The Snow Geese by William Fiennes

The Odyssey with ornithology
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The Independent Culture

Books about birds have a resonance for me. A childhood spent in damp and insalubrious environments – freezing reservoirs, toppling clifftops, smelly sewage farms – with binoculars at the ready has bestowed one of those gifts that, as Iris Murdoch might have said, is the greater for being pointless. I can recognise and name, without consciously registering them, most British birds. To read William Fiennes's The Snow Geese, an account of one man's pilgrimage across the Americas, tracking the migration of the geese, who breed far in the Arctic north, was therefore a special pleasure.

I am also drawn to books that take their impulse from other books. For many people, the original Snow Goose by Paul Gallico remains a kind of icon. For all its feyness and sentimentality (perhaps because of those factors?), that slender book strikes some weird archetypal chord. Fiennes is generous in acknowledging his debt to its role in his imaginational life. Indeed, a generosity of spirit is one of this book's most attractive features, both in what is described and what one infers about the author.

Although ostensibly about the snow geese and full of fascinating insights into these graceful and evocative birds (the original scientific name for the snow goose was Anser hypoborea, "goose from beyond the north wind"), the book is a vehicle for many other observations. Many are about the characters Fiennes meets on his journey. For me, though, none of those people, entertaining though they often were, had as much appeal as the author. I found myself wanting to hear more about him. What, for instance, was the mysterious illness that laid him so low and led him to take up an interest in birds comparatively late in life?

Illness, in fact, is an important strand of this multi-stranded book. One of its threads is a discussion of homesickness. As a psychologist, I am interested that there is almost no literature on this topic. Though there must be others, this is the only book on the subject that I can recall reading. "In 1668 a Swiss physician, Mulhausen, proposed that it be known by the term 'nostalgia', a word he had constructed from the Greek nostos, meaning 'return', and algos, meaning 'suffering'". From the sound of "nostalgia", one can "define the sad mood originating from the desire to return to one's native land."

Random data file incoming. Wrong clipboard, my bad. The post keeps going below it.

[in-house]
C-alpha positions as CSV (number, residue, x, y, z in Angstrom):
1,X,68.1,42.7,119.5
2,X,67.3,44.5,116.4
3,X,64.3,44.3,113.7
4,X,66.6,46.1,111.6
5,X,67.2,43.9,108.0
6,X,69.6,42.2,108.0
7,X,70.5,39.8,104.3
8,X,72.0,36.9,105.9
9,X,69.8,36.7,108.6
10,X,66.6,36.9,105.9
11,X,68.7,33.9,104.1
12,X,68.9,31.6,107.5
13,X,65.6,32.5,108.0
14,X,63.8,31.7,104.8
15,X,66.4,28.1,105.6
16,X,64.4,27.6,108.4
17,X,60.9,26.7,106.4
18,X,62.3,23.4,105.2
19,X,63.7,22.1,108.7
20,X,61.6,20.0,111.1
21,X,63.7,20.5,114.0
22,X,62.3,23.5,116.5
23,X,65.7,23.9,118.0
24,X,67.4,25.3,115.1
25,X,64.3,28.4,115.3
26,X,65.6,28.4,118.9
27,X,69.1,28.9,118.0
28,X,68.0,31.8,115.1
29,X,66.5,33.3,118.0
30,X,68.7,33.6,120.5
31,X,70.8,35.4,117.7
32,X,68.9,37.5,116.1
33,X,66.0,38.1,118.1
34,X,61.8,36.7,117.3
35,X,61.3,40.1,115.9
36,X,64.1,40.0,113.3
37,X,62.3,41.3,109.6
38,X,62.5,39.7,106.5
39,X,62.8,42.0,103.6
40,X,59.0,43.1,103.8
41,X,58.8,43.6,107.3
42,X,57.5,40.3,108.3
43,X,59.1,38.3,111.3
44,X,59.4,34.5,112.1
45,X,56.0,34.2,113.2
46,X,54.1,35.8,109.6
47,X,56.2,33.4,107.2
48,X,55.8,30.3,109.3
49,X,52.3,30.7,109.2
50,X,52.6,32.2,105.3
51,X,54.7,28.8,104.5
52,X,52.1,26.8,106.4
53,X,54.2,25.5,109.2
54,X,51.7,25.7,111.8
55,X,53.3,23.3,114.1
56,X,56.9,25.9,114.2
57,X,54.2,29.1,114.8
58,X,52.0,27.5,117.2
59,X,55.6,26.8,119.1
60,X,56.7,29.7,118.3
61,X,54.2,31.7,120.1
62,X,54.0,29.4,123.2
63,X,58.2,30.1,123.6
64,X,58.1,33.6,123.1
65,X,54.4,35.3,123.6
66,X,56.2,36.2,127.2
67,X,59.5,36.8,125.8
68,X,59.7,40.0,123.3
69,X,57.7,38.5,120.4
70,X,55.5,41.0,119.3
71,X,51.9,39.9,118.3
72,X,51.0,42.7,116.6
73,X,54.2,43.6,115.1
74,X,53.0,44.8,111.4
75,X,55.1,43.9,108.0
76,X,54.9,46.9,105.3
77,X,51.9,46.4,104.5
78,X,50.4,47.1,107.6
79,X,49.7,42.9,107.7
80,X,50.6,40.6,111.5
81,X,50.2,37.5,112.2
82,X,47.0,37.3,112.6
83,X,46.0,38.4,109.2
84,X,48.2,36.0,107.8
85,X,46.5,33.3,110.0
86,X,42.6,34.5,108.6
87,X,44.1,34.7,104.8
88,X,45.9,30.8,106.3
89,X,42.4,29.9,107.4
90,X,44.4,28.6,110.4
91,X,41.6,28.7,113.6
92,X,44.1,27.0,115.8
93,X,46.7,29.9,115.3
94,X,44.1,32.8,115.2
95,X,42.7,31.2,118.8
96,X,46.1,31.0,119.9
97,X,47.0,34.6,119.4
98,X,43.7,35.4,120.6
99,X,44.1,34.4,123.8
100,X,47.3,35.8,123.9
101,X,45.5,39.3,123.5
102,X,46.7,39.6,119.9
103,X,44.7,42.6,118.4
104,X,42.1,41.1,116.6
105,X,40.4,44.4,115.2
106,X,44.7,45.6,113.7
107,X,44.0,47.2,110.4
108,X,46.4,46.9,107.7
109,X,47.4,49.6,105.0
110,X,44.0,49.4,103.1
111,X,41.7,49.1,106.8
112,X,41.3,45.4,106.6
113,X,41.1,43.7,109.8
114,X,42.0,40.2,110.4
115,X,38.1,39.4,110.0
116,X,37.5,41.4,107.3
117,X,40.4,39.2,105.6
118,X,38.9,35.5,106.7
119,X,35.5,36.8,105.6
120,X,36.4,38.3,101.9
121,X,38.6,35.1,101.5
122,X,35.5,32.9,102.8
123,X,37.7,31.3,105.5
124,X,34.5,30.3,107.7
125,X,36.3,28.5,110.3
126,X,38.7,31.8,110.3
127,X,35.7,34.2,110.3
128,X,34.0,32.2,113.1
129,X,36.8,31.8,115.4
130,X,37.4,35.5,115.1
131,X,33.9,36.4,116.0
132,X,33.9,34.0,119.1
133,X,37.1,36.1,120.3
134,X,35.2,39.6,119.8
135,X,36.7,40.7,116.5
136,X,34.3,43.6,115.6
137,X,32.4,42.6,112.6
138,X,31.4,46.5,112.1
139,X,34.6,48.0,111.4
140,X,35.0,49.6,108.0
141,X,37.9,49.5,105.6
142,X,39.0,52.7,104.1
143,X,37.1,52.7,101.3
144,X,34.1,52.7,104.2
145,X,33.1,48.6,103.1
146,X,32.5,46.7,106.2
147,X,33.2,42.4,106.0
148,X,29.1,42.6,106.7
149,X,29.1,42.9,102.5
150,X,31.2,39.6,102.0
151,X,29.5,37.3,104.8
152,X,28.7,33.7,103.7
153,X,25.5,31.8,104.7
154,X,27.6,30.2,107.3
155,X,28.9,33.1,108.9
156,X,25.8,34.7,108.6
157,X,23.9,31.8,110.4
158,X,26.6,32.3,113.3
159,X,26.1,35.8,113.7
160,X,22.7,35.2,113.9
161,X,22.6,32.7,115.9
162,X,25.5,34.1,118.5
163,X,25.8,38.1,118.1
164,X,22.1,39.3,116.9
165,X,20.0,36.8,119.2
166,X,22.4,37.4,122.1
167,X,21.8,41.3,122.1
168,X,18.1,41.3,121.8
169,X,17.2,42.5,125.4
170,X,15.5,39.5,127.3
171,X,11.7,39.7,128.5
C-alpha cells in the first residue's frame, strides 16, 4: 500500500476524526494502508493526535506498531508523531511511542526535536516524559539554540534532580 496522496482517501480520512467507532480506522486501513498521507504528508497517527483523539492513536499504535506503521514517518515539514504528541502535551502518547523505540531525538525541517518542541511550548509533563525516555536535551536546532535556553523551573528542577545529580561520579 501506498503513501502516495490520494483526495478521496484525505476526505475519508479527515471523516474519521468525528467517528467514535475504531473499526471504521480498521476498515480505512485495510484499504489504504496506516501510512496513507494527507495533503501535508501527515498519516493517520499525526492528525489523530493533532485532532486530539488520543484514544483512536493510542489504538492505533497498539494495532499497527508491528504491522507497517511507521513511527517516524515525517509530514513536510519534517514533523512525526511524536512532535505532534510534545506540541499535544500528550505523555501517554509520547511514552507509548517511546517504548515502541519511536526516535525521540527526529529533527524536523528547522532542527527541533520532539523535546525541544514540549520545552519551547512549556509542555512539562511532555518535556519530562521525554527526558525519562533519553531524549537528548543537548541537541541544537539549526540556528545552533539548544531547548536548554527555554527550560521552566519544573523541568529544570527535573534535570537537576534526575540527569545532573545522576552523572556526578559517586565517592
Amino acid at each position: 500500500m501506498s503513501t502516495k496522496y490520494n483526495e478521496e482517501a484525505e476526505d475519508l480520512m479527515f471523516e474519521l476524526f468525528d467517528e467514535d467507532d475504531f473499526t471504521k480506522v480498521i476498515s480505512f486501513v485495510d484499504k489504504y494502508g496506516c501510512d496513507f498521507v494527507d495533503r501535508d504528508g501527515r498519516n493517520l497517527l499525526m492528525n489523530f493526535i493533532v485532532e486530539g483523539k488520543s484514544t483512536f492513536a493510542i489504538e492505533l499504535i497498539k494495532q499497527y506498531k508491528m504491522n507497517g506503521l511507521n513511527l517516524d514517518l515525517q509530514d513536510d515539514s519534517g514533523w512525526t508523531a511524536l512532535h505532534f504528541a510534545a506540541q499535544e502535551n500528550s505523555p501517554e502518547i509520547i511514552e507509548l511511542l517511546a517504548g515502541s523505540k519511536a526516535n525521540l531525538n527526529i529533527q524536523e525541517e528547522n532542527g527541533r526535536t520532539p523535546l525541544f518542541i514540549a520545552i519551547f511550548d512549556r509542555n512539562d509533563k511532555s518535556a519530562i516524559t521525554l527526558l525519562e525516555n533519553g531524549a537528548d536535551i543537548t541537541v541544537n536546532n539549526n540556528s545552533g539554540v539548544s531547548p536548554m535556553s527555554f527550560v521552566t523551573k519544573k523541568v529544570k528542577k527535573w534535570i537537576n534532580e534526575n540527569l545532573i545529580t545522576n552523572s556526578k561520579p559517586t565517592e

Fiennes's discourse on homesickness is prompted by his sojourn in hospital, for the sickness from which was born his desire to track the geese. This is linked to Homer's Odyssey and the wandering hero's sojourn with the seductive nymph Calypso. In this, one of the great passages in literature, Odysseus' nostalgia recollects not just Ithaca but also his faithful wife, Penelope, whose human charms, so seemingly inferior to those of the nymph, are ultimately what compels the hero's return.

It is this playful interweaving of detail that gives the book its charm. But it was the birds that held me most in thrall. I found I was skipping through the human encounters to get back to the fascinating information about migration. For example, "In the 1950s the German ornithologist Franz Sauer suggested that birds might refer to the stars to determine their migratory direction." Another ornithologist studying buntings placed them in circular cages so that only the sky was visible to their eyes. He learnt that "a bunting in a migratory condition stands in one place or turns slowly in a circle, its bill tilted upward and its wings partly spread and quivering."

Then he cunningly inked their feet and placed blotting-paper in their cages. They didn't write the Odyssey, but their footprints revealed that in the autumn they hopped south, while in spring the buntings tended to hop north. In the absence of alternative information, they must take migratory data from the night sky.

Hurrah for the buntings and the snow geese and their brilliant, untutored navigation skills; hurrah for the ornithologists who study them simply because they are there and make up part of one of life's unsolved mysteries; hurrah for people such as William Fiennes, who follow them simply because they are fascinated, and not for thought of any tangible profit. I hope he makes a tidy sum with this book, though – he deserves to.

Salley Vickers's novel 'Instances of the Number 3' is published by Fourth Estate